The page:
Tuesday, March 31, 2009

International Crime USA

Biker Brawl Australia Airport

American exports include more than airliners, produce and computer technology. We also export crime to other parts of the world too. Many of the worst street gangs in the USA have become international in scope. We read all the time about Mexican or Colombian or Italian crime lords who have connections in the US. We don't read very often about American criminals who operate overseas.

A biker gang sent members to Australia to fight in a turf war. They even murdered someone in the airport. America has a powerful culture and we export that culture. Too often that culture includes street gangs. We need only look at video games that glorify the street gang culture.

As an individual officer there is not too much I can do about international gang traffic. At least I try and keep their influence out of my home. I have always prevented my child from owning gangsta music and from wearing the clothing or other products associated with gang activity. I have even sent letters and emails to otherwise responsible companies that try and spread this virus to warn them of the danger. It's the least we can do; that's what the SGT Says.

Monday, March 30, 2009

Why Do You Stay a Cop?

What do you like about being a cop? This month in California four men were killed while doing their job as police, so we must do this for some reason other than just the money. I am a Reserve Officer and don't get paid, so certainly I do it for more than just the money. Here's a list of a few things:

I get to make a difference in my community. I despise criminals and by being a cop I can make a difference in the crime world. It is a small difference, but I like to put my money where my mouth is and get involved with the things that are important to me.

Police work is interesting and yes, even fun. I like wearing a uniform, driving the police car, going to the range and shooting rifles, pistols and shotguns. If you have to do a job you may as well do something you like. You get to be outdoors and do different things, you never know what will happen next, it is seldom boring. I have been places I would never have gone and seen places I would never had otherwise seen.

The people I care about and respect, care about and respect police, and it is satisfying to be able to portray that image of a strong, brave, honorable police officer. We all play roles in life and I like this better than the role of insurance salesman or accountant.

Sometimes I get to help people and that can be rewarding. I have rendered first aid, evacuated buildings, helped people after shootings, car crashes, house fires, heart attacks, even the death of a loved one from natural causes. It feels good to do good.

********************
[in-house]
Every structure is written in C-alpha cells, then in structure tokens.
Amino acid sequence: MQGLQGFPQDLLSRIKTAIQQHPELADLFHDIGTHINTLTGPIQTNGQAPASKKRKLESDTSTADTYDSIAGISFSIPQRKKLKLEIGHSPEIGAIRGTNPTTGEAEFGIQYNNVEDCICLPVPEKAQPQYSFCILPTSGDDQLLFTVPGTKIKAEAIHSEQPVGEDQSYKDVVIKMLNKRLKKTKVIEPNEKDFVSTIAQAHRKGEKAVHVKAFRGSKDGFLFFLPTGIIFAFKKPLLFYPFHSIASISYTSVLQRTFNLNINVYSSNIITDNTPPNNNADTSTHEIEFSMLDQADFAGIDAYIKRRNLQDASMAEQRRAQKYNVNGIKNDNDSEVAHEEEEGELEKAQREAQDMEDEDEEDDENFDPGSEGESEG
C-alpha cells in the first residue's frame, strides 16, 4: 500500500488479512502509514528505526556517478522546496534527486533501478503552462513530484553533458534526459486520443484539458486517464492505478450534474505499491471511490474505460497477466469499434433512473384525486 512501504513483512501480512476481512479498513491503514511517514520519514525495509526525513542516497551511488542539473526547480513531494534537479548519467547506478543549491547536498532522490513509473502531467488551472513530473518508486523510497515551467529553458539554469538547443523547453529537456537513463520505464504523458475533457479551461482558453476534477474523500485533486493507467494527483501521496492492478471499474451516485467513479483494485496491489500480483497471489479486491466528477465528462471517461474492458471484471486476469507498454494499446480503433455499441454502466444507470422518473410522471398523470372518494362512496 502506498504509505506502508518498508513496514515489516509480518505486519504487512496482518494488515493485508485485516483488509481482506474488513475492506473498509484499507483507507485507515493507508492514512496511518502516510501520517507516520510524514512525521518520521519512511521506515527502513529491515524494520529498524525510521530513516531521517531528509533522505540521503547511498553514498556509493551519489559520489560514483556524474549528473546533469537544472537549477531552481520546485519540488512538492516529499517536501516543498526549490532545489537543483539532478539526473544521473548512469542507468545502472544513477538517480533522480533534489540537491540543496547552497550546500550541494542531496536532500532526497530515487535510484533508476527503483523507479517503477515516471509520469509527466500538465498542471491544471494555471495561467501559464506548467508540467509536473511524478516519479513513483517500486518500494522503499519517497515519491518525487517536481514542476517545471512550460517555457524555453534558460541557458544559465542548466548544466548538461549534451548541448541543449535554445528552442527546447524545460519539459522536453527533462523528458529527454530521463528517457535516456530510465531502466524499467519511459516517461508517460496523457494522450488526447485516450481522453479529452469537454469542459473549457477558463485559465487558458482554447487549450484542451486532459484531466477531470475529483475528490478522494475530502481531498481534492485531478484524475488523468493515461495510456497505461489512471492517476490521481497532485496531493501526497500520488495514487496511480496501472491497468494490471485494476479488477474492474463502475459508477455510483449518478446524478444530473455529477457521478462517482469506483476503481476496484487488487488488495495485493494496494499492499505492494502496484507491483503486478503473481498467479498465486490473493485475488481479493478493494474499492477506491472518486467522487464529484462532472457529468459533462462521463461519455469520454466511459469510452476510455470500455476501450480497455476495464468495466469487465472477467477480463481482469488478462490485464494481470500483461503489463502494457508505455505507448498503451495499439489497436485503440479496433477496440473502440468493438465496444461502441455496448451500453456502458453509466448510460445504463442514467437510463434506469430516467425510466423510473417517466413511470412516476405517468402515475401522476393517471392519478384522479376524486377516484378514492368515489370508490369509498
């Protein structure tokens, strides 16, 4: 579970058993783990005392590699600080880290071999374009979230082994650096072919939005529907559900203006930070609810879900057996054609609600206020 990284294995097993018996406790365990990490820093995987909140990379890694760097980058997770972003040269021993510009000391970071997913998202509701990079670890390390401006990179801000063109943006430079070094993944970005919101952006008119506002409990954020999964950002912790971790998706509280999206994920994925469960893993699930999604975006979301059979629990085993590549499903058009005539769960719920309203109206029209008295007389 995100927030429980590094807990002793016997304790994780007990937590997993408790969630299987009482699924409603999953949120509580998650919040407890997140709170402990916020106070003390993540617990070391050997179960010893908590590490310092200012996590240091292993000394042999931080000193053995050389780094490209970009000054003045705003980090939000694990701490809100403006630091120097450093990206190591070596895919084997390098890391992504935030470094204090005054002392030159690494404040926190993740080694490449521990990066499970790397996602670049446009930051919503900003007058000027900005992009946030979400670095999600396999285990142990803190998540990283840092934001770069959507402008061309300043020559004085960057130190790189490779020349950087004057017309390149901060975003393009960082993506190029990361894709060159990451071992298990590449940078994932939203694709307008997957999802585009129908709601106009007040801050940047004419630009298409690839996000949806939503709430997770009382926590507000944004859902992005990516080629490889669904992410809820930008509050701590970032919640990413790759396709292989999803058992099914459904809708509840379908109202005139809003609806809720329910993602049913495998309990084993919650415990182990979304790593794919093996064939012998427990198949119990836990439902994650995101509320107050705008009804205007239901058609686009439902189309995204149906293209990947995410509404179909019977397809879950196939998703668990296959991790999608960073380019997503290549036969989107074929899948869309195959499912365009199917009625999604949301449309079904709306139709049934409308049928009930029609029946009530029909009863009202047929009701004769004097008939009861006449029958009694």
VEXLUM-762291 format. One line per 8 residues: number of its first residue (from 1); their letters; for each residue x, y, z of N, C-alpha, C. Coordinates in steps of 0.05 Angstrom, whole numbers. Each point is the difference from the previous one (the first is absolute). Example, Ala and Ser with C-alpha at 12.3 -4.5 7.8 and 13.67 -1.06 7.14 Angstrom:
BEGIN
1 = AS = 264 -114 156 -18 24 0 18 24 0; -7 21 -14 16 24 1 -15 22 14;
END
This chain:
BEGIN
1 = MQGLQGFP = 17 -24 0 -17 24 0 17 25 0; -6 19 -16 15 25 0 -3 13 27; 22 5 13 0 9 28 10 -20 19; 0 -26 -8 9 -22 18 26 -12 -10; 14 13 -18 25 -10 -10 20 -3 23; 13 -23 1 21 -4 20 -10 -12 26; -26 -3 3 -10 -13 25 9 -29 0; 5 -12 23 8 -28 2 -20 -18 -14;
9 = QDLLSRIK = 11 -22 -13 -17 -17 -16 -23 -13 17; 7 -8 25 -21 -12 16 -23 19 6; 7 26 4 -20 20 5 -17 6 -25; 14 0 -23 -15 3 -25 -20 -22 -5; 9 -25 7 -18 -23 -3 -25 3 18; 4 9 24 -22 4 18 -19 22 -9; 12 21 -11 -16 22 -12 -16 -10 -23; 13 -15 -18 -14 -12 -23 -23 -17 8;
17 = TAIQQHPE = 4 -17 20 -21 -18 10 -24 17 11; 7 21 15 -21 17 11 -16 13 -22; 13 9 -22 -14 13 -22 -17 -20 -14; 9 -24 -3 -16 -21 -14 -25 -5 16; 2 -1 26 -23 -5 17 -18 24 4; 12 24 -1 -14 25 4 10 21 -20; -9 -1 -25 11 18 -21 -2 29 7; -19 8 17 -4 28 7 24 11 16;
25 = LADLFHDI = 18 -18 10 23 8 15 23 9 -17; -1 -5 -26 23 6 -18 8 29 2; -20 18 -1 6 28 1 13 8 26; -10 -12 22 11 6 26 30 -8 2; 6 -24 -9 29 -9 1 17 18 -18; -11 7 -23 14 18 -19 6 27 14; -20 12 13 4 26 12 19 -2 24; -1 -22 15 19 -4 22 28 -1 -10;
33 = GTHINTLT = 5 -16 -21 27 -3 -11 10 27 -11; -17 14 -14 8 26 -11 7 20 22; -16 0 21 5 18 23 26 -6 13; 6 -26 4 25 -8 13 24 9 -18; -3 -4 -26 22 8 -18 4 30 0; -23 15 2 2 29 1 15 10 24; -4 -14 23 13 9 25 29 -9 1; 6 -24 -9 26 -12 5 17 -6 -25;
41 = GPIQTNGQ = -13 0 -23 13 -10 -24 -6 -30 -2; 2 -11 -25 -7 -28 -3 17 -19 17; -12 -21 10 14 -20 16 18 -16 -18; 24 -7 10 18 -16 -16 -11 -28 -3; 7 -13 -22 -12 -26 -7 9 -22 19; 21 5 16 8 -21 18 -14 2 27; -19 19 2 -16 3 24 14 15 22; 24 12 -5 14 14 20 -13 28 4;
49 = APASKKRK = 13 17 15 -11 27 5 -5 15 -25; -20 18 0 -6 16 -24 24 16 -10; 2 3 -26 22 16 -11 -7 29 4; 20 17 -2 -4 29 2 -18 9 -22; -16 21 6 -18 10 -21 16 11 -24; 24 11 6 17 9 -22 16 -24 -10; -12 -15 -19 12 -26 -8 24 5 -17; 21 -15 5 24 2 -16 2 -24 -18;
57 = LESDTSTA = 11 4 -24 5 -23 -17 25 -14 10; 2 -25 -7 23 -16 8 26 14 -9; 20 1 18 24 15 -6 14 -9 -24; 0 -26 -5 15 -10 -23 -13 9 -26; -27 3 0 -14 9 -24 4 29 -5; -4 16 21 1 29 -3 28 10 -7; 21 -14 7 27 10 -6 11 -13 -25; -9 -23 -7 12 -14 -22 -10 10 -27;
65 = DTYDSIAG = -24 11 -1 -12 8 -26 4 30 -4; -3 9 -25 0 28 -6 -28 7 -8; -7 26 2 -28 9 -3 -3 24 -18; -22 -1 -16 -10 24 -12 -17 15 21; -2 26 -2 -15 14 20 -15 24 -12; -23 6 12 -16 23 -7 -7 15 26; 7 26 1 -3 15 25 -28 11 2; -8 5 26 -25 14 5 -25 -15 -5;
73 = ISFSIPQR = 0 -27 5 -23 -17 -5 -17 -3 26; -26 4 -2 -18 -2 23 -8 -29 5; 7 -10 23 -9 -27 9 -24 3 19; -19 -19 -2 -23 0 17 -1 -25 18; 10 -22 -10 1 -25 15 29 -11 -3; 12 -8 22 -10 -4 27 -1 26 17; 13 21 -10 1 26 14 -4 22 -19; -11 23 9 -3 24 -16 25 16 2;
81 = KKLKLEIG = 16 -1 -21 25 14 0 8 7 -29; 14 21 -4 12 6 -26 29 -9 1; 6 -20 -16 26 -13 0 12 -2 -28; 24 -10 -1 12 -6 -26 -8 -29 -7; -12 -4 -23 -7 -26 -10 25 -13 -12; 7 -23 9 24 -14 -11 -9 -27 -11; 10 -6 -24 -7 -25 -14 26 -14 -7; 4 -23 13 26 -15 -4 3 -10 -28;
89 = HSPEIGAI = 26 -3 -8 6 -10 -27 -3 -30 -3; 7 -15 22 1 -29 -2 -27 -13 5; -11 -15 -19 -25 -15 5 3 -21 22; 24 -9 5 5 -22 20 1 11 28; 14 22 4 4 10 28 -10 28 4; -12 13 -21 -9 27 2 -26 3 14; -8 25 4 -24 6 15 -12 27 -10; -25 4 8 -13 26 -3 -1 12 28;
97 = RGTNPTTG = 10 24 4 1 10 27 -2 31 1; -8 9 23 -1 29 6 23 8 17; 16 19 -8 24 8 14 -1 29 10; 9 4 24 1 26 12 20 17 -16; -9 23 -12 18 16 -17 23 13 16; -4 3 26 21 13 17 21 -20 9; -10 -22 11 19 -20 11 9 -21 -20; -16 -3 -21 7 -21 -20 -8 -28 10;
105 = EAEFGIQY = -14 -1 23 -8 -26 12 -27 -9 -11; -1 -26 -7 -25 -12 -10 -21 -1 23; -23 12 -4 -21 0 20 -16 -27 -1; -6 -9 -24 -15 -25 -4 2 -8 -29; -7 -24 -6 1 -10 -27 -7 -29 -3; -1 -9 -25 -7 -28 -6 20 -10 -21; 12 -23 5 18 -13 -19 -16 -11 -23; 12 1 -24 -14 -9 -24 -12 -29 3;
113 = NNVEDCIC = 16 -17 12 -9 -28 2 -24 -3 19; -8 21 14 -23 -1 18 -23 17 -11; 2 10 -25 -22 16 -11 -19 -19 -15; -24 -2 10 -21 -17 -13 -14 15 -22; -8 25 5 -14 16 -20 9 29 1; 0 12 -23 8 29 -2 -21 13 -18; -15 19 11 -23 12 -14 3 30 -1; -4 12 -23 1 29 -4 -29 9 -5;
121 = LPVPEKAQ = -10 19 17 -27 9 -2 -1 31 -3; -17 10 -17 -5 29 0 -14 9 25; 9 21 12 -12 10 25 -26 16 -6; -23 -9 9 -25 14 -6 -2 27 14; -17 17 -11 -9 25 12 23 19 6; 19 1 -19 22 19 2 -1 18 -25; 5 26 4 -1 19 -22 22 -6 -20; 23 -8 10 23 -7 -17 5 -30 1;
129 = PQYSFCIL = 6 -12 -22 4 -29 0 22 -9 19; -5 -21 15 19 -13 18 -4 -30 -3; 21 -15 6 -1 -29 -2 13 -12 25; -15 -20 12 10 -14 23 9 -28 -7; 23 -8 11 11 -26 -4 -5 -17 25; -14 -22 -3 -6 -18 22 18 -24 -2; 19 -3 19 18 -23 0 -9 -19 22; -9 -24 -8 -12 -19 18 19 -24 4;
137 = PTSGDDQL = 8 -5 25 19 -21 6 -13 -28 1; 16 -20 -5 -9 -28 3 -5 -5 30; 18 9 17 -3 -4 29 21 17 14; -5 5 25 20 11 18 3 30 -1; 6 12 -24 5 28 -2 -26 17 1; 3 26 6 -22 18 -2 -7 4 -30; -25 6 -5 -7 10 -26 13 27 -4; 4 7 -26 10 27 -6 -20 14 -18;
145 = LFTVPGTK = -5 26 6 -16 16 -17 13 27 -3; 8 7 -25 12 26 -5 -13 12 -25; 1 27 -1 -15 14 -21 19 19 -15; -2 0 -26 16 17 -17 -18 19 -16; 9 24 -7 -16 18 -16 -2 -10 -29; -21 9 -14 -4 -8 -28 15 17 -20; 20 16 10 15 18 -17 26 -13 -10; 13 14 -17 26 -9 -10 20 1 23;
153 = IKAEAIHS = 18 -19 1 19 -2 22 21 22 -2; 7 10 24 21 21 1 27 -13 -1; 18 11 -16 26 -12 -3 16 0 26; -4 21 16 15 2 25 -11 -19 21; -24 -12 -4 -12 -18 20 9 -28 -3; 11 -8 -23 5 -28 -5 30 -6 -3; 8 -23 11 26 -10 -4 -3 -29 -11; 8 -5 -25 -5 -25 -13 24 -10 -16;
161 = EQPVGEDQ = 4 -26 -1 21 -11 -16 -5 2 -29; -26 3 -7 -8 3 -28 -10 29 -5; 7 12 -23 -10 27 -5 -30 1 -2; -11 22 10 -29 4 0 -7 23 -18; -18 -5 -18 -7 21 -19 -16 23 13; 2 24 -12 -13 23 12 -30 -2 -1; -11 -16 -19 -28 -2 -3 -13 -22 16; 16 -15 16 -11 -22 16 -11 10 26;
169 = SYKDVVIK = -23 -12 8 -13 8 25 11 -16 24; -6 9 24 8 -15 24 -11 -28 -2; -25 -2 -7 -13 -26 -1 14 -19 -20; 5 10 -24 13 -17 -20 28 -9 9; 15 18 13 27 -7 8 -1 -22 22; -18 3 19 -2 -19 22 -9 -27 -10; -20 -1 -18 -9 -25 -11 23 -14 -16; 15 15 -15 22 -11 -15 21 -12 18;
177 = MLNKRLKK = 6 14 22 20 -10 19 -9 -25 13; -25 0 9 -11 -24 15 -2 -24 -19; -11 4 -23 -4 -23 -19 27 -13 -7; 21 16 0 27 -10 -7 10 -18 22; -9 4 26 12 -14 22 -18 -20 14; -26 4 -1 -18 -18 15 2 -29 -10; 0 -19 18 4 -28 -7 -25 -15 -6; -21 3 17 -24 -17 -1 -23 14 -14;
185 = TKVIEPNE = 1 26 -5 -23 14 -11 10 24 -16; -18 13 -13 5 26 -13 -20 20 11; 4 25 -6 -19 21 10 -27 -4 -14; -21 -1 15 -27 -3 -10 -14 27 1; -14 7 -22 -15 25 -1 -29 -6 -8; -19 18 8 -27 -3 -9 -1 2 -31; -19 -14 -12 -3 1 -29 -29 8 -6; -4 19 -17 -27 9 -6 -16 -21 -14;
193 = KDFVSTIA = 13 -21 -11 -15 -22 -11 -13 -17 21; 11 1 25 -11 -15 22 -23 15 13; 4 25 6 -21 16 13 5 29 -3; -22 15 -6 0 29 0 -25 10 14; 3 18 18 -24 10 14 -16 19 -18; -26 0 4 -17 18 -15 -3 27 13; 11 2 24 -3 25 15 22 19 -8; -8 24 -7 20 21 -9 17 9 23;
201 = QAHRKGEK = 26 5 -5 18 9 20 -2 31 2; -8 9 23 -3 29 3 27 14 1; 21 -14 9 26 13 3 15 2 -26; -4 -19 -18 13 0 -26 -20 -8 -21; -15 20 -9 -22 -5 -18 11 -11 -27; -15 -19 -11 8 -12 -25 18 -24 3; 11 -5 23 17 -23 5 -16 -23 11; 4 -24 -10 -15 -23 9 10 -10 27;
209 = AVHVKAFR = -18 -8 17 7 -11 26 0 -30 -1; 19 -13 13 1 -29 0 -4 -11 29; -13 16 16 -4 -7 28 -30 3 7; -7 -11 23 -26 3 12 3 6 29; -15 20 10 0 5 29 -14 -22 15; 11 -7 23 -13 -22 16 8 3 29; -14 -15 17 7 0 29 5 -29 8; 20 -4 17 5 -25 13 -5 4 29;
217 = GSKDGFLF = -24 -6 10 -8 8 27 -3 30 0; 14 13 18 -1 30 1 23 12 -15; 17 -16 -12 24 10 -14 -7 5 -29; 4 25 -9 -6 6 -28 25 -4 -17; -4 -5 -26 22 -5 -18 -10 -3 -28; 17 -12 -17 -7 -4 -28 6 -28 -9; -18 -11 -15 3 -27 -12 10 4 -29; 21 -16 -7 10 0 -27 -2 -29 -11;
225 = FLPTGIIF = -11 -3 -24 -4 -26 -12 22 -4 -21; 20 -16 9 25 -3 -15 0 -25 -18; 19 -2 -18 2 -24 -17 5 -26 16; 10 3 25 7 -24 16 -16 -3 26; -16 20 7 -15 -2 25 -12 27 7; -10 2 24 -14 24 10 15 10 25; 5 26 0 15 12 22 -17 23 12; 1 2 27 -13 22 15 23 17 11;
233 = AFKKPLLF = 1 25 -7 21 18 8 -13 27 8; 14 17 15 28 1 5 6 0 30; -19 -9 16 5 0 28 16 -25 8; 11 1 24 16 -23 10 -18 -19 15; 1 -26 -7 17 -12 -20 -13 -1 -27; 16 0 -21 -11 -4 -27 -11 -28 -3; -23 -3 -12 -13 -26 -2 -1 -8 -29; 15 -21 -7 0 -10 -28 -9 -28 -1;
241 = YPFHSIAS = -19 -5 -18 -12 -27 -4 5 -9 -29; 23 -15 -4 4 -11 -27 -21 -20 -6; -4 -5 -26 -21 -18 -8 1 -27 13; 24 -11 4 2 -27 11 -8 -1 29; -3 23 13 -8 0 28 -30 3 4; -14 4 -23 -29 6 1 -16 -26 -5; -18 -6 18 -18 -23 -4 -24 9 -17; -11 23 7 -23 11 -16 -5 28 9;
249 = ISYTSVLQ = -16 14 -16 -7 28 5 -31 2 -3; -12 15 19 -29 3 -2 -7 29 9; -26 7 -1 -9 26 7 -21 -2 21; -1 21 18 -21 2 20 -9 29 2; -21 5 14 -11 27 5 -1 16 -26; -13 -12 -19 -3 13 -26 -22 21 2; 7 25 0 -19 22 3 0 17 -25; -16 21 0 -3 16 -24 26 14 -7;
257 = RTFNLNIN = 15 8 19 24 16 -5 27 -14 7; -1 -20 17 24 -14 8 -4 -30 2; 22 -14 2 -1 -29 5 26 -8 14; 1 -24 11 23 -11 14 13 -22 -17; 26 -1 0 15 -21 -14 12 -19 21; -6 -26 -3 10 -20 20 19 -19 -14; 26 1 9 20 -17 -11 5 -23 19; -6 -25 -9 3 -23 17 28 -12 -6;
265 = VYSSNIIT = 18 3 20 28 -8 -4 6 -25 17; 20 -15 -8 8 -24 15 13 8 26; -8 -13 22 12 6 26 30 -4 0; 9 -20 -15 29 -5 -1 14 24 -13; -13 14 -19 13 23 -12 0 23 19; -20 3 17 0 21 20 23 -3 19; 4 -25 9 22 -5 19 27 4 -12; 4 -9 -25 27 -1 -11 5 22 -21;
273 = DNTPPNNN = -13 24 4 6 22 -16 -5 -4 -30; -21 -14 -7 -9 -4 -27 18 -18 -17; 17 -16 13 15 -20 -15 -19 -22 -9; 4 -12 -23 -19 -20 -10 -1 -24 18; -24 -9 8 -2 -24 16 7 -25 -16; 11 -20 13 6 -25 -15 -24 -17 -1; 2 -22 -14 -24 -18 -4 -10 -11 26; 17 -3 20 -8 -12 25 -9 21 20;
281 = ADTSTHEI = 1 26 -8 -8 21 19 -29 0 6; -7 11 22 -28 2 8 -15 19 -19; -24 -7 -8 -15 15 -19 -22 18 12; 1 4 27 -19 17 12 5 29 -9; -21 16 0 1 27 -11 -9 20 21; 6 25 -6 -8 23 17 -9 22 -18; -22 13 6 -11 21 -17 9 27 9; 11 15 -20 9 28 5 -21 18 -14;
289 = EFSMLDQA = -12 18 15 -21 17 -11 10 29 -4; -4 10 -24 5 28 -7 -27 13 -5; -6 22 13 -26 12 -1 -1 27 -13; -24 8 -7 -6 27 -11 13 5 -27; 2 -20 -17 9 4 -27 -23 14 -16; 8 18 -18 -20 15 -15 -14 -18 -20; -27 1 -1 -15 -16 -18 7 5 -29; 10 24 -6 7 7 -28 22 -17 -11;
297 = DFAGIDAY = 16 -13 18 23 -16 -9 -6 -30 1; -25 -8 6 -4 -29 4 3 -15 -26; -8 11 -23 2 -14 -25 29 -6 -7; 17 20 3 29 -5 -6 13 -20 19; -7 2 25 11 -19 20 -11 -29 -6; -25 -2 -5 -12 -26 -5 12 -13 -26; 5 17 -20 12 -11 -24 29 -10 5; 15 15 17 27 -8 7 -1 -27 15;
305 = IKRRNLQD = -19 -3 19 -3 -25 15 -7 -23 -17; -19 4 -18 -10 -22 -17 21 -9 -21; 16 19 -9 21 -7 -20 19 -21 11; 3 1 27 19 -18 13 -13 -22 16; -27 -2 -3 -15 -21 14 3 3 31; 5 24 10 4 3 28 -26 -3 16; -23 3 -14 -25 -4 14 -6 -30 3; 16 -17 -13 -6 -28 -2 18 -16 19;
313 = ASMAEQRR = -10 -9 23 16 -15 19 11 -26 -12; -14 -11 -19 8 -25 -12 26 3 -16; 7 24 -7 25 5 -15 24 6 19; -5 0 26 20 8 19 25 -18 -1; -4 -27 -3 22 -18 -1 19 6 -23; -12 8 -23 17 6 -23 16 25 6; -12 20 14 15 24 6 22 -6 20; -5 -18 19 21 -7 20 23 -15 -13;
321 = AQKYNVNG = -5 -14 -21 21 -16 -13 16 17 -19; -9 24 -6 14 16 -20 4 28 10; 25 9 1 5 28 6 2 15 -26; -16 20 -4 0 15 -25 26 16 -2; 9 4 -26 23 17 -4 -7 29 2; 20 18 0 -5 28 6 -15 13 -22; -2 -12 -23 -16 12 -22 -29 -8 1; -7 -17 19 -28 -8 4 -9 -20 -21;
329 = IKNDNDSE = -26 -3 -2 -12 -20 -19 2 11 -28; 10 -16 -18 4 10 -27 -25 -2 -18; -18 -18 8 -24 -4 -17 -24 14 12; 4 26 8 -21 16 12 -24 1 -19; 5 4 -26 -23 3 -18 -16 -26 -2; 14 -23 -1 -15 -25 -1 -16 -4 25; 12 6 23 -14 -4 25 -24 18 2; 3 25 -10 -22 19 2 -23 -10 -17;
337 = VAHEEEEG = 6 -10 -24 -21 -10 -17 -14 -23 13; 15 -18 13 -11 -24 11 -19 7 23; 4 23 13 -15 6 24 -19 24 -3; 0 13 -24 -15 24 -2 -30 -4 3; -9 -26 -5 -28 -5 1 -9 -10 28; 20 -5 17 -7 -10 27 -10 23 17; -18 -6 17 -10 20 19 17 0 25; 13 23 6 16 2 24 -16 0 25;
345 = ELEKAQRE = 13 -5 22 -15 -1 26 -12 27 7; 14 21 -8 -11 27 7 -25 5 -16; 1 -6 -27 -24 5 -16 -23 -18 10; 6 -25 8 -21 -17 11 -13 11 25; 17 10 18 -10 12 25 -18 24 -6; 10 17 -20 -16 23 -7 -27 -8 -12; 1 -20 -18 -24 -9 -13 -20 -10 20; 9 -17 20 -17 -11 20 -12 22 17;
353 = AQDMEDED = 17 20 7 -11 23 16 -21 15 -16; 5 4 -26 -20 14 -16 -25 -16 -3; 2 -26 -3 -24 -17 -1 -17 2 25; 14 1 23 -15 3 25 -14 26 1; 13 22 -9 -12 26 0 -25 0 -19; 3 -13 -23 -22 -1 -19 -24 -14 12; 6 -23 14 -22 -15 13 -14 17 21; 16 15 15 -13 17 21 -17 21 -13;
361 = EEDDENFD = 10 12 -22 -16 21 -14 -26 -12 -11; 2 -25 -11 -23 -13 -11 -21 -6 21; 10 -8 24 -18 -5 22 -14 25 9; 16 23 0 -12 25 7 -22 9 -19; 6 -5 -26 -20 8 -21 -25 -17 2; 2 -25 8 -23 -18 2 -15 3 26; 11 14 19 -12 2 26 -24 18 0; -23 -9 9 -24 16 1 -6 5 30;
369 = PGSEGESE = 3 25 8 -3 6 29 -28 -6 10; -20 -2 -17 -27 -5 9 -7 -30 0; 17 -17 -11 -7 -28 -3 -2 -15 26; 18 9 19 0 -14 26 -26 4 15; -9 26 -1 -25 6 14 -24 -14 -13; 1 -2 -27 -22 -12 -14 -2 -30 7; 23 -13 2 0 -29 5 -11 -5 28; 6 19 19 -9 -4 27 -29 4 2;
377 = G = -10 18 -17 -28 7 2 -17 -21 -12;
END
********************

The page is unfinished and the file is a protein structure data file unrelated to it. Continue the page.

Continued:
The brotherhood of police officers is a great thing. It is not unlike soldiers in the Army. We are together and our very lives depend on our dispatcher, our supervisor, and most of all on each other. We are willing to sacrifice not only our own lives for our partner, but we face danger for any stranger who picks up the phone, calls 911 and says they are in danger and need our help. I am proud to be in that company of brave men and women who respond to that call.

So despite sometimes getting yelled at, despite our brothers who fall in the line of duty, I and tens of thousands of others like me, put on our uniforms and go on patrol, because we're cops, it's what we do; that's what the SGT Says.

Sunday, March 29, 2009

Traffic Stop Reminders

Last night we worked a special traffic enforcement detail. We fielded extra Reserve Officers to do traffic enforcement. About twice as many people are killed in traffic collisions than are killed by murder. The consistent enforcement of traffic laws can help to reduce the type of poor driving that can result in collisions.

Traffic enforcement also gives you an opportunity to screen the driver of the vehicle for warrants. The two motor officers were here murdered in Oakland last weekend had stopped a man who was a wanted criminal. Simple traffic stops have been the key to many major murder investigations, including the Oklahoma City Bomber.

When conducting traffic stops, always call the stop off to your dispatcher. If you can't get a license plate, give a description of the vehicle. Give the location of the stop. Exit your patrol car rapidly but pause for a moment to observe the vehicle and occupants before you approach. Make sure the trunk is closed and don't take your eyes off the car while you approach. Once you contact the driver and return to your unit, don't turn your back on the suspect vehicle; that's what the SGT Says.

Saturday, March 28, 2009

Search For Truth or At Least Weapons

A good search of an arrested person is essential. Once you have arrested someone a good, systematic cursory search for weapons is very important. First handcuff the person being searched. If they are under arrest you are going to handcuff them anyway, so get it done right at the beginning . It makes it harder for them to resist or draw a weapon. I try and wear eye protection, usually sunglasses, and rubber gloves.

When you search, control the hands of the suspect. Even when handcuffed, hold onto their hands. Many people are flexible enough to draw a weapon or attack you even when handcuffed. Don't take chances by not controlling the hands. I like to start my search at the top and work my way down. I remove any head wear, go through the hair, big hair can hide weapons. I check the inside of any hats, roll down the headband, check the brim. Check the inside of the mouth for handcuff keys or blades. I quarter the body and do upper right, upper left, lower right and lower left. Check for neck chains and see what may be on them, knives can dangle from a neck chain and so can a handcuff key.